Main Article Content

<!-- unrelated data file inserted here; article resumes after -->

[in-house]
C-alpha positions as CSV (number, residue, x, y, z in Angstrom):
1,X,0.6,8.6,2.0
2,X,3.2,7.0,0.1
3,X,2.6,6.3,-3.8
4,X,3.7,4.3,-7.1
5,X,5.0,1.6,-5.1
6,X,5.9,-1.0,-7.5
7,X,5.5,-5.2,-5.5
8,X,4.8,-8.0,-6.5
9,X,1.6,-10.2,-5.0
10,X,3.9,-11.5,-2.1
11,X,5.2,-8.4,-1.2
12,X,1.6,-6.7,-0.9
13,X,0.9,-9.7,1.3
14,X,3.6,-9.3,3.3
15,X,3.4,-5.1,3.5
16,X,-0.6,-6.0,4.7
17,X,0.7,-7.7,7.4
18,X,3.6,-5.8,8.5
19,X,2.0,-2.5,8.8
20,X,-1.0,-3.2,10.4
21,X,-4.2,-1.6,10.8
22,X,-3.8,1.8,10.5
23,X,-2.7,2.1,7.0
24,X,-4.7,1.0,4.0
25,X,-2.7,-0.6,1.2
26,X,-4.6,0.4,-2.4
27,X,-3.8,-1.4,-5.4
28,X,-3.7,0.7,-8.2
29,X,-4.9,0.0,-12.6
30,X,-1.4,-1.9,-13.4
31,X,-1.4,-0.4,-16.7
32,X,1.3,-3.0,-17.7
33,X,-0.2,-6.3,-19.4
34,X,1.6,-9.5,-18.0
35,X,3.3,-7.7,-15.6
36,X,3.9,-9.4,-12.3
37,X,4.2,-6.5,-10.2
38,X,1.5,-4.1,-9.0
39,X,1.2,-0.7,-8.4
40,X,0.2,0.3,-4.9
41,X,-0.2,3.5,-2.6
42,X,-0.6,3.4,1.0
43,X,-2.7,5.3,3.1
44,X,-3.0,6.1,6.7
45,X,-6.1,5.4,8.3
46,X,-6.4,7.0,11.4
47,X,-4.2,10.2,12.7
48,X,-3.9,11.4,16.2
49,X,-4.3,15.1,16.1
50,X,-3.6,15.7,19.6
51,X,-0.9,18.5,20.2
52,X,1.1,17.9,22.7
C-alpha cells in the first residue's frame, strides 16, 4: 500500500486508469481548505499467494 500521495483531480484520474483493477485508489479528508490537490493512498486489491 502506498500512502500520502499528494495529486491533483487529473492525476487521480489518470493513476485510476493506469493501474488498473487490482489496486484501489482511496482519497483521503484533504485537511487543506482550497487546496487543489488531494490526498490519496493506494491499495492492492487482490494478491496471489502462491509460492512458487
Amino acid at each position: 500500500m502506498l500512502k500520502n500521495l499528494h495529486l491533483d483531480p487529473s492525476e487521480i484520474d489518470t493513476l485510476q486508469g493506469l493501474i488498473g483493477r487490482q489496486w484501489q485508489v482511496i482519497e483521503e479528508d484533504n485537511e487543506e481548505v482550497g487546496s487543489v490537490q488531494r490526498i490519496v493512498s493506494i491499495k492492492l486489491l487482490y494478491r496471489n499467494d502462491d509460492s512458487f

Research on drug treatment courts (DTCs) consistently conclude that DTCs are effective at reducing recidivism. However, there is variation and contradiction in the literature on what elements of DTCs are key to this success. This is likely partly due to the atheoretical nature of most of the literature on these courts. Utilizing semi-structured qualitative interviews of N=15 active drug court participants of a Midwest DTC, we sought to test the theoretical framework of therapeutic jurisprudence and procedural justice proposed by Kaiser and Holtfreter (2016). Therapeutic jurisprudence suggests ideal interactions with participants and procedural justice is though to be the key to promoting success in DTCs. Participants in our study reported characteristics of therapeutic jurisprudence as key to developing perceptions of procedural justice. Feeling heard and treated compassionately helped shift participants’ identities from “addict” or “criminal” to a “person with an addiction.” Further, participants credited increased trust in the court when they were entrusted with at least part of their own recovery. Finally, some court team members were able to promote perceptions of procedural justice for the whole court. Implications and future directions are discussed in the conclusion.